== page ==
Grasscity - Black Friday Sale - up to 70% Discount
Food and Drug Administration (FDA) Disclosure:

The statements in this forum have not been evaluated by the Food and Drug Administration and are generated by non-professional writers. Any products described are not intended to diagnose, treat, cure, or prevent any disease.

Website Disclosure:

This forum contains general information about diet, health and nutrition. The information is not advice and is not a substitute for advice from a healthcare professional.

MA--No Room to Grow

Discussion in 'Medical Marijuana Usage and Applications' started by IndianaToker, Dec 15, 2004.

  1. By Eileen McNamara, Globe Columnist
    Source: Boston Globe

    Professor Lyle E. Craker teaches his students that what we know of the medicinal benefits of plants comes from tradition, myth, and science and that, of these, science is the most valued because of its emphasis on verification.


    He might want to rethink that lecture, at least for the duration of the ideologically driven Bush administration.

    The US Drug Enforcement Administration just rejected an application from the University of Massachusetts plant physiologist for a license to grow marijuana to be used in clinical trials to assess its medicinal uses. Granting the license to the leader of the university's Amherst-based Laboratories for Natural Products, Medicinal and Aromatic Plants "would not be consistent with the public interest," the DEA's letter of Dec. 10 to the professor declared.

    Craker does not want to smoke the marijuana with his students; he wants to grow it for independent medical research that would have to be approved by the Food and Drug Administration. How can research not be in the interest of a public confused by competing claims of the dangers of marijuana and anecdotal evidence of its ameliorating effect on some medical conditions?

    "I am paid by the Commonwealth of Massachusetts to do science and that is what I do," said Craker. "Our goal would be to grow this plant material to help others verify whether it helps glaucoma patients or relieves the suffering of chemotherapy and AIDS patients. Otherwise, we are left with tradition and myths. Tradition gives us leads to follow, but what we lack is the science. I would think it would be a win-win situation, whatever the science reveals, to settle the argument."

    The DEA, he suspects, refused to distinguish between illegal recreational use of marijuana and scientific use of the same plant. "We are disappointed, of course," he said. "If we have a plant material that can help people, I would have hoped the DEA would be interested in seeing more clinical trials go forward. There are plenty of legal drugs on the market that can be dangerous if misused, yet we still use them as medicine."

    At present, the University of Mississippi operates the only government-licensed program to grow marijuana for research use. The DEA maintains that it produces an adequate supply for medical researchers, a contention that Craker said would be challenged by some researchers who have found Mississippi's marijuana too weak to be of much use. Noting that independence and verification are key scientific principles, Craker said it makes sense to have more than one source produce marijuana for research.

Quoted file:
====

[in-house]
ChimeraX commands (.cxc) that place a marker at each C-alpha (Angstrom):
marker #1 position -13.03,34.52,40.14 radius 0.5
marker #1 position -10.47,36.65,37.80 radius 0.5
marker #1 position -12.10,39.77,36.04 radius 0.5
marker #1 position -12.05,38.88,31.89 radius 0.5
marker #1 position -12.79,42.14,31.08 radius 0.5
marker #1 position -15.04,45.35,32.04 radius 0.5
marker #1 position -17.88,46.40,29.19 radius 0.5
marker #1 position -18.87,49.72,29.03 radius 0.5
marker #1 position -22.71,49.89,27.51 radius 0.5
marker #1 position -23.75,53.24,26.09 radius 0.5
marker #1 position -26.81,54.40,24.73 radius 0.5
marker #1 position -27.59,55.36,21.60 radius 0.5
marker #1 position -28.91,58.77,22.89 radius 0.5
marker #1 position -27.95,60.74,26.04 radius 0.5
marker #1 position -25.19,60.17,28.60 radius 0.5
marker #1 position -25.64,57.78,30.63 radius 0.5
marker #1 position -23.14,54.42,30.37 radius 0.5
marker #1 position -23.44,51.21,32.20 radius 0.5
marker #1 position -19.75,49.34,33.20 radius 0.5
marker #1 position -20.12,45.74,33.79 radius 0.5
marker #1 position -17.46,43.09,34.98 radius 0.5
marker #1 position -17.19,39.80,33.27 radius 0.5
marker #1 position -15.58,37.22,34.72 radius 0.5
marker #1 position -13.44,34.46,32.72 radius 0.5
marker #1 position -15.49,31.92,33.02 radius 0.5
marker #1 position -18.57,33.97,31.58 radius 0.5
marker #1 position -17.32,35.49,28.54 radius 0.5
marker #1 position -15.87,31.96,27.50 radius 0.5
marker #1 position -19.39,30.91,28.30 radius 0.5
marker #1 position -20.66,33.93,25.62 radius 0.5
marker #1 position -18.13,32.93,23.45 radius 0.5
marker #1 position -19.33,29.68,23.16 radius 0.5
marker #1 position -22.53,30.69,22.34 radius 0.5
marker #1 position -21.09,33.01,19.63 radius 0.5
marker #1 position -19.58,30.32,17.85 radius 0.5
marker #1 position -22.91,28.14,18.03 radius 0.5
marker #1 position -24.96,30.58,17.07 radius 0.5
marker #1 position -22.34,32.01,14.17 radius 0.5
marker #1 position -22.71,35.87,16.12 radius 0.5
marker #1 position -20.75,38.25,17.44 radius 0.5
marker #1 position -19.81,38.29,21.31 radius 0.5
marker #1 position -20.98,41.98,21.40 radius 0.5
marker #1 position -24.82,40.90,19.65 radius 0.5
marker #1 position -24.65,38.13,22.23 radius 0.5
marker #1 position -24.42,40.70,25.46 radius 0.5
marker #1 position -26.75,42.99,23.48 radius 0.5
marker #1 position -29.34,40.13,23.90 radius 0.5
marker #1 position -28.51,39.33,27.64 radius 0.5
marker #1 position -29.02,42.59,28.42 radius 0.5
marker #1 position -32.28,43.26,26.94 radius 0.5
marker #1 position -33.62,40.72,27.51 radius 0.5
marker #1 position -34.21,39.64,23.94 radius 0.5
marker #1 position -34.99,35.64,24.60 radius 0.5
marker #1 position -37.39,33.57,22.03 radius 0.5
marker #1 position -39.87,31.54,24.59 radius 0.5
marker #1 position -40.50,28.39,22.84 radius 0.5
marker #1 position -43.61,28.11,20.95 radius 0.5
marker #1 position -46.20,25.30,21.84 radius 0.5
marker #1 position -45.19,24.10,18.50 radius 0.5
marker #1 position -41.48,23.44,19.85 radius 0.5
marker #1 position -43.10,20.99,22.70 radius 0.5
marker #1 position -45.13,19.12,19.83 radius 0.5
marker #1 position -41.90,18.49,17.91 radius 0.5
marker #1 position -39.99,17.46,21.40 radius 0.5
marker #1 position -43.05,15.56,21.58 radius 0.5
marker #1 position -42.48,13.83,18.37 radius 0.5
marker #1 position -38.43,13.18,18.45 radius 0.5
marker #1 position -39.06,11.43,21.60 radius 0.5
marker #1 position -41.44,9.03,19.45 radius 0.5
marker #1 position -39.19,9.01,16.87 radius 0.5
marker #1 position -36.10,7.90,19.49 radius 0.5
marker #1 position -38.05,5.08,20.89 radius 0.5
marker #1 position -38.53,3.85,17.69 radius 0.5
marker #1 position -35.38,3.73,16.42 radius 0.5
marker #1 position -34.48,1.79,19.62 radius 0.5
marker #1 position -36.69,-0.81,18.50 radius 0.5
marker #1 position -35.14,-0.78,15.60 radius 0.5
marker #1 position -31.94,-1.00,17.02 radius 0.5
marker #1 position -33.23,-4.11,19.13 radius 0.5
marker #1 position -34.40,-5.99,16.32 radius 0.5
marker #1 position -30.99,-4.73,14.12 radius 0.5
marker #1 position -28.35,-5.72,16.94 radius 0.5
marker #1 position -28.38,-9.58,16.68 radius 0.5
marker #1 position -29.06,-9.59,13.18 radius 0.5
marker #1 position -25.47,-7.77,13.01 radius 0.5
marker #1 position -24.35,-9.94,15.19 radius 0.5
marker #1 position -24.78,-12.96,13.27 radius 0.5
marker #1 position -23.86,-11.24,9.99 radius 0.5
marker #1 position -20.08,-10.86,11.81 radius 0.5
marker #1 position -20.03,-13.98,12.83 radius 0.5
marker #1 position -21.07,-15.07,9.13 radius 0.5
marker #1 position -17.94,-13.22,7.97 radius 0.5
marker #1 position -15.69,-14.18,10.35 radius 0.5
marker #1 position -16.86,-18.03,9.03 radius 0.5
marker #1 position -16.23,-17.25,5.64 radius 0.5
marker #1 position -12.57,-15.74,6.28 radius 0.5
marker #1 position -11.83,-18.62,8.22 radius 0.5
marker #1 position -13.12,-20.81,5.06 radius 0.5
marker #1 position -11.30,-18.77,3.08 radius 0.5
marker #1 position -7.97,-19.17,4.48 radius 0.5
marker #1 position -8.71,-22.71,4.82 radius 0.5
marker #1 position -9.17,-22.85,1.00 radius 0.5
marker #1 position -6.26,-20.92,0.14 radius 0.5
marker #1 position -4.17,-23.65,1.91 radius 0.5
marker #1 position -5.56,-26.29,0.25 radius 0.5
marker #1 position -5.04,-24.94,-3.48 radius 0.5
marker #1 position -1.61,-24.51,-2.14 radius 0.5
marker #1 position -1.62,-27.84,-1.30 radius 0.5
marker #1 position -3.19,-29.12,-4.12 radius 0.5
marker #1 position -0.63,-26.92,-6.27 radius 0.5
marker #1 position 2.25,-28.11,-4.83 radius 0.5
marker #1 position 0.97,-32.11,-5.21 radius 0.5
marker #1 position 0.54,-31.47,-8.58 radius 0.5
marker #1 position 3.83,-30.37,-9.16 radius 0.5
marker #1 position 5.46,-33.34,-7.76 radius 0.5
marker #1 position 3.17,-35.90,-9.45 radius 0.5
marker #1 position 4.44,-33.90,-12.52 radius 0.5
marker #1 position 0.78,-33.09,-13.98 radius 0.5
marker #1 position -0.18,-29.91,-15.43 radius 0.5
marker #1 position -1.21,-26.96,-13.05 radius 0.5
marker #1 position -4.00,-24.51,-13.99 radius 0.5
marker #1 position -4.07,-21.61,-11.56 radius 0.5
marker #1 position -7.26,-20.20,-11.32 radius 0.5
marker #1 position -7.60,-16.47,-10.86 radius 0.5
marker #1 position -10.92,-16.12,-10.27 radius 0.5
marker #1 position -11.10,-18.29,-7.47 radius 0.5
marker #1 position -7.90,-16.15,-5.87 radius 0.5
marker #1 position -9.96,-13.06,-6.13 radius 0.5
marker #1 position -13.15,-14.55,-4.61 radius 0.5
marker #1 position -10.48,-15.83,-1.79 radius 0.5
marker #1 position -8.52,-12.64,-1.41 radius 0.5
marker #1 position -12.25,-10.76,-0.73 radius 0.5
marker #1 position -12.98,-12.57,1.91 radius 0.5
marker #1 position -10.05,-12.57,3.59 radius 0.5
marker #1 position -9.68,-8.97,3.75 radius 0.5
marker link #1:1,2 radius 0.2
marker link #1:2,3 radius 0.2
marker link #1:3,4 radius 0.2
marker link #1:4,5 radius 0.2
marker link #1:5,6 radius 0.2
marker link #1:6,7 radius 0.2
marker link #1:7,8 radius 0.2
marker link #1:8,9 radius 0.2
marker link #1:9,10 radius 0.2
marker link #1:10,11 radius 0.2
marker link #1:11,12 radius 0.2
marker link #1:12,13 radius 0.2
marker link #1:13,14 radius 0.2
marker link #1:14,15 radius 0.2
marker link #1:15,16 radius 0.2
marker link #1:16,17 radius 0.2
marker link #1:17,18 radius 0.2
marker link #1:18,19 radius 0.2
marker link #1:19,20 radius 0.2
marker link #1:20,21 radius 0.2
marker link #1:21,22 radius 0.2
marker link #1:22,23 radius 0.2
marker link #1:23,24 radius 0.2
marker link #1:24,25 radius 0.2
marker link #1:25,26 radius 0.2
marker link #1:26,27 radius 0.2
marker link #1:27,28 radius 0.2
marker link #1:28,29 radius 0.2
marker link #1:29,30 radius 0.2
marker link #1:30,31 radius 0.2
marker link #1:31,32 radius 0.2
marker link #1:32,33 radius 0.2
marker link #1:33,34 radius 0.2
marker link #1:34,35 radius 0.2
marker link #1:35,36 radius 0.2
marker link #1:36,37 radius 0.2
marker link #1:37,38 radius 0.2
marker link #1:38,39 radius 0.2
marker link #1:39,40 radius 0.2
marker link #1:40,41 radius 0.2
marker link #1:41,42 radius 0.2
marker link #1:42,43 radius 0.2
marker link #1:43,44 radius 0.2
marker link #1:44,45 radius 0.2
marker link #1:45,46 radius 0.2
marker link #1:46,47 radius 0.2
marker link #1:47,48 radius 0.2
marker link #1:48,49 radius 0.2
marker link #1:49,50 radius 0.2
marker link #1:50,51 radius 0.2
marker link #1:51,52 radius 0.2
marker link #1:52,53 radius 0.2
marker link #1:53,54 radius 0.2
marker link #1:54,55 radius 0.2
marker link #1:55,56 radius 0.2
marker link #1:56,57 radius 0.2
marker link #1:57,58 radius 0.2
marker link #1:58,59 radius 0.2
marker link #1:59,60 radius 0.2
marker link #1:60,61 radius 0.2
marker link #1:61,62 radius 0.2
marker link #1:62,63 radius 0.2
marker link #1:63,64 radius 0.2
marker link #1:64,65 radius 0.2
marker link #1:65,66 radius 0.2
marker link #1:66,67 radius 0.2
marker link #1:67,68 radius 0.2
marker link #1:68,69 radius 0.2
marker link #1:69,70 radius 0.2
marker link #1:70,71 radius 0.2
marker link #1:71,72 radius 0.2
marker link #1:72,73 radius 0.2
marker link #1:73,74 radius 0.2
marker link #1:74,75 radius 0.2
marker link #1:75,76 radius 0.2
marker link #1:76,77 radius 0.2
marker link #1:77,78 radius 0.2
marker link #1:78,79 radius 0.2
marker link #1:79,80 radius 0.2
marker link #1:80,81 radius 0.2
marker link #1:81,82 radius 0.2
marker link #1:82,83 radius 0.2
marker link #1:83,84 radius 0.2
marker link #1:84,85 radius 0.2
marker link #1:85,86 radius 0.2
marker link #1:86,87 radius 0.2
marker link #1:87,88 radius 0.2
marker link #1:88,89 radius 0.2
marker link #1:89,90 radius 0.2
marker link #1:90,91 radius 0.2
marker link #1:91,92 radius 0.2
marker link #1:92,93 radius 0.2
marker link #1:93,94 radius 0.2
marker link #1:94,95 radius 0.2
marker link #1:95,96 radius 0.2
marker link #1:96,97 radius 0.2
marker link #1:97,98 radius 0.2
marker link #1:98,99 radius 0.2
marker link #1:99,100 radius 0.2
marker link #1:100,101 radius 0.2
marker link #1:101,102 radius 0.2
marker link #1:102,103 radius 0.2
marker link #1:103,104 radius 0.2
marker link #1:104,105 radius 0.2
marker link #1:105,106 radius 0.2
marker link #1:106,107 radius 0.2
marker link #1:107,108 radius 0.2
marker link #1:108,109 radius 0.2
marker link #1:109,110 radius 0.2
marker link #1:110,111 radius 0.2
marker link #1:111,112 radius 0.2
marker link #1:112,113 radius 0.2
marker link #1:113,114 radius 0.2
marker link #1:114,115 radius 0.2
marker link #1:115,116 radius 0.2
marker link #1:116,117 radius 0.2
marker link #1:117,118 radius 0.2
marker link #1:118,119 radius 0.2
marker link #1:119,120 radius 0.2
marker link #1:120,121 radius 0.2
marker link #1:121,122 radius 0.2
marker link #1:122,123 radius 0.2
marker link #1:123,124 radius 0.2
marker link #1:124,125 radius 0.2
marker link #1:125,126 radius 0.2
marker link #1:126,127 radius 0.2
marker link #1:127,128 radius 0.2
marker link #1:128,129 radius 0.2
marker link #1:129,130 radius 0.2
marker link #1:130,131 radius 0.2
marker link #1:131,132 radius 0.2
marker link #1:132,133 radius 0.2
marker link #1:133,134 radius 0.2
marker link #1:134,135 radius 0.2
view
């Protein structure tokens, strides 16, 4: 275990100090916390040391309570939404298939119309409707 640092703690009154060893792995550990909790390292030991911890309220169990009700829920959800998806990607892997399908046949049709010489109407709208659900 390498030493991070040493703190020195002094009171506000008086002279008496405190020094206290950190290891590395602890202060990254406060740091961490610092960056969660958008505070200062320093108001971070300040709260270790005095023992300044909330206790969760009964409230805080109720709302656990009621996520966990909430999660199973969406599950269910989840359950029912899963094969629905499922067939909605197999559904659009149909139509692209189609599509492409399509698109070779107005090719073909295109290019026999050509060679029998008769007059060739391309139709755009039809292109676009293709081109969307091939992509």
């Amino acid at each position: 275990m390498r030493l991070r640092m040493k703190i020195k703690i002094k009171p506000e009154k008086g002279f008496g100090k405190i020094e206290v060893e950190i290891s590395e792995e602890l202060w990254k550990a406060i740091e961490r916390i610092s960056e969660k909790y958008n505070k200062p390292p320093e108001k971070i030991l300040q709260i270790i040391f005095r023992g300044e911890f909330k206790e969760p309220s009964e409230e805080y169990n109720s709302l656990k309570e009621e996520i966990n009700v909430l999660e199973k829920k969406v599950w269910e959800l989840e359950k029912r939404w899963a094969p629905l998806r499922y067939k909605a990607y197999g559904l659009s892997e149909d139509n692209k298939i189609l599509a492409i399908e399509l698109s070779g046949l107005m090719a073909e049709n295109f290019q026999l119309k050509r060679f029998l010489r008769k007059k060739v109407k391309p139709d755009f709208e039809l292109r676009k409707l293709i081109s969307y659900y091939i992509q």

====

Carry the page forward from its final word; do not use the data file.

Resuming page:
Craker's greenhouses teem with a wide variety of plants cultivated by faculty researchers and the 300 or more students who pass through his four courses on medicinal plants each year. Twenty-five to 30 percent of modern drugs, he noted, are derived from plants. The road to the pharmacy often begins in labs such as his. He is involved, for example, in the collection and study of black cohosh, a perennial plant thought to relieve hot flashes and other menopausal symptoms. Medical research is in an early stage.

    "Black cohosh is in limited cultivation in the United States so we collect it in the wild and compare samples, map out the location of the plant material, study its leaf shape, size, chemistry to see which has the highest level of bioactive ingredients," he said. The goal of those trips to Tennessee and West Virginia and Ohio is to determine which plant is best suited to cultivation. It's not glamorous, Craker conceded; it's science.

    The university has 30 days to appeal the DEA rejection of his request to grow marijuana, and though that decision "is in the hands of the lawyers," Craker said science demands that the ruling be challenged. "You can't let things rest where they are," he said. "If we did, science would never move forward."

    Eileen McNamara is a Globe columnist. Source: Boston Globe (MA)
    Author: Eileen McNamara, Globe Columnist
    Published: December 15, 2004
    Copyright: 2004 Globe Newspaper Company
    Contact: letter@globe.com
    Website: http://www.boston.com/globe/

     
Loading...

Share This Page